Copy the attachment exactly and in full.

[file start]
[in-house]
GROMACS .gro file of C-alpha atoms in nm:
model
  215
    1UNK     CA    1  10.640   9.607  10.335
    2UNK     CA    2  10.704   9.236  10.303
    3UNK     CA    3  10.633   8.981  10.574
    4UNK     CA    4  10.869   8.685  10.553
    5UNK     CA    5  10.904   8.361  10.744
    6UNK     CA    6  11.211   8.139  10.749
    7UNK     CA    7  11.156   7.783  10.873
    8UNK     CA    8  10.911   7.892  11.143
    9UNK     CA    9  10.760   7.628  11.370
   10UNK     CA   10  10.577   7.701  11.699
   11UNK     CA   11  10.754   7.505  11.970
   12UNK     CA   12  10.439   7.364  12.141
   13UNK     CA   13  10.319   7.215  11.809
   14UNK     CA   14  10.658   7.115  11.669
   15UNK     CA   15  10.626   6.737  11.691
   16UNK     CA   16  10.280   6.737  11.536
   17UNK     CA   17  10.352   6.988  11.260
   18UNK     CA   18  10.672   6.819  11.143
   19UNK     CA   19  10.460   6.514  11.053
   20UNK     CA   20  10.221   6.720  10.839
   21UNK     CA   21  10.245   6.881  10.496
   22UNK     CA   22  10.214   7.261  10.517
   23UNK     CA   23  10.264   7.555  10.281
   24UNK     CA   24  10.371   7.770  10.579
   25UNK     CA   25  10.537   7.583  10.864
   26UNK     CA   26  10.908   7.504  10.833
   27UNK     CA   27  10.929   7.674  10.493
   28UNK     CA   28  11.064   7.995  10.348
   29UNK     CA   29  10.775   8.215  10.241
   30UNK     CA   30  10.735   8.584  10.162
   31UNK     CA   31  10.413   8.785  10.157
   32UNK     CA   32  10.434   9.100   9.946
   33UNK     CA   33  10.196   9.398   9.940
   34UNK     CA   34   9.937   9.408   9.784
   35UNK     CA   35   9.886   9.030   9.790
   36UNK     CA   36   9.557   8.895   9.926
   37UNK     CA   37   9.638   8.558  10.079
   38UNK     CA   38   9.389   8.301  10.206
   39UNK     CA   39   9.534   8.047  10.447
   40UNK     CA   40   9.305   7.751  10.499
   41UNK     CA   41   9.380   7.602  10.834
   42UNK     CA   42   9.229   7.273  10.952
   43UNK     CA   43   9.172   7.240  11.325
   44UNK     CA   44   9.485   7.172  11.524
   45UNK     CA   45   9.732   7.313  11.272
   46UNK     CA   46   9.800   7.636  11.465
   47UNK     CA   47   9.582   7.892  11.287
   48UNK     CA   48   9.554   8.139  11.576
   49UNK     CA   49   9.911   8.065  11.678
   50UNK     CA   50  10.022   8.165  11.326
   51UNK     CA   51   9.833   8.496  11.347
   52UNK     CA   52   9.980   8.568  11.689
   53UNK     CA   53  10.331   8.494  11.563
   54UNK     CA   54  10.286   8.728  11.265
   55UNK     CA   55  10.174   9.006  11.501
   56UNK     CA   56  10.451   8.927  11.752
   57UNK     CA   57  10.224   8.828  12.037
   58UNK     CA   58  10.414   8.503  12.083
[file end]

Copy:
[in-house]
GROMACS .gro file of C-alpha atoms in nm:
model
  215
    1UNK     CA    1  10.640   9.607  10.335
    2UNK     CA    2  10.704   9.236  10.303
    3UNK     CA    3  10.633   8.981  10.574
    4UNK     CA    4  10.869   8.685  10.553
    5UNK     CA    5  10.904   8.361  10.744
    6UNK     CA    6  11.211   8.139  10.749
    7UNK     CA    7  11.156   7.783  10.873
    8UNK     CA    8  10.911   7.892  11.143
    9UNK     CA    9  10.760   7.628  11.370
   10UNK     CA   10  10.577   7.701  11.699
   11UNK     CA   11  10.754   7.505  11.970
   12UNK     CA   12  10.439   7.364  12.141
   13UNK     CA   13  10.319   7.215  11.809
   14UNK     CA   14  10.658   7.115  11.669
   15UNK     CA   15  10.626   6.737  11.691
   16UNK     CA   16  10.280   6.737  11.536
   17UNK     CA   17  10.352   6.988  11.260
   18UNK     CA   18  10.672   6.819  11.143
   19UNK     CA   19  10.460   6.514  11.053
   20UNK     CA   20  10.221   6.720  10.839
   21UNK     CA   21  10.245   6.881  10.496
   22UNK     CA   22  10.214   7.261  10.517
   23UNK     CA   23  10.264   7.555  10.281
   24UNK     CA   24  10.371   7.770  10.579
   25UNK     CA   25  10.537   7.583  10.864
   26UNK     CA   26  10.908   7.504  10.833
   27UNK     CA   27  10.929   7.674  10.493
   28UNK     CA   28  11.064   7.995  10.348
   29UNK     CA   29  10.775   8.215  10.241
   30UNK     CA   30  10.735   8.584  10.162
   31UNK     CA   31  10.413   8.785  10.157
   32UNK     CA   32  10.434   9.100   9.946
   33UNK     CA   33  10.196   9.398   9.940
   34UNK     CA   34   9.937   9.408   9.784
   35UNK     CA   35   9.886   9.030   9.790
   36UNK     CA   36   9.557   8.895   9.926
   37UNK     CA   37   9.638   8.558  10.079
   38UNK     CA   38   9.389   8.301  10.206
   39UNK     CA   39   9.534   8.047  10.447
   40UNK     CA   40   9.305   7.751  10.499
   41UNK     CA   41   9.380   7.602  10.834
   42UNK     CA   42   9.229   7.273  10.952
   43UNK     CA   43   9.172   7.240  11.325
   44UNK     CA   44   9.485   7.172  11.524
   45UNK     CA   45   9.732   7.313  11.272
   46UNK     CA   46   9.800   7.636  11.465
   47UNK     CA   47   9.582   7.892  11.287
   48UNK     CA   48   9.554   8.139  11.576
   49UNK     CA   49   9.911   8.065  11.678
   50UNK     CA   50  10.022   8.165  11.326
   51UNK     CA   51   9.833   8.496  11.347
   52UNK     CA   52   9.980   8.568  11.689
   53UNK     CA   53  10.331   8.494  11.563
   54UNK     CA   54  10.286   8.728  11.265
   55UNK     CA   55  10.174   9.006  11.501
   56UNK     CA   56  10.451   8.927  11.752
   57UNK     CA   57  10.224   8.828  12.037
   58UNK     CA   58  10.414   8.503  12.083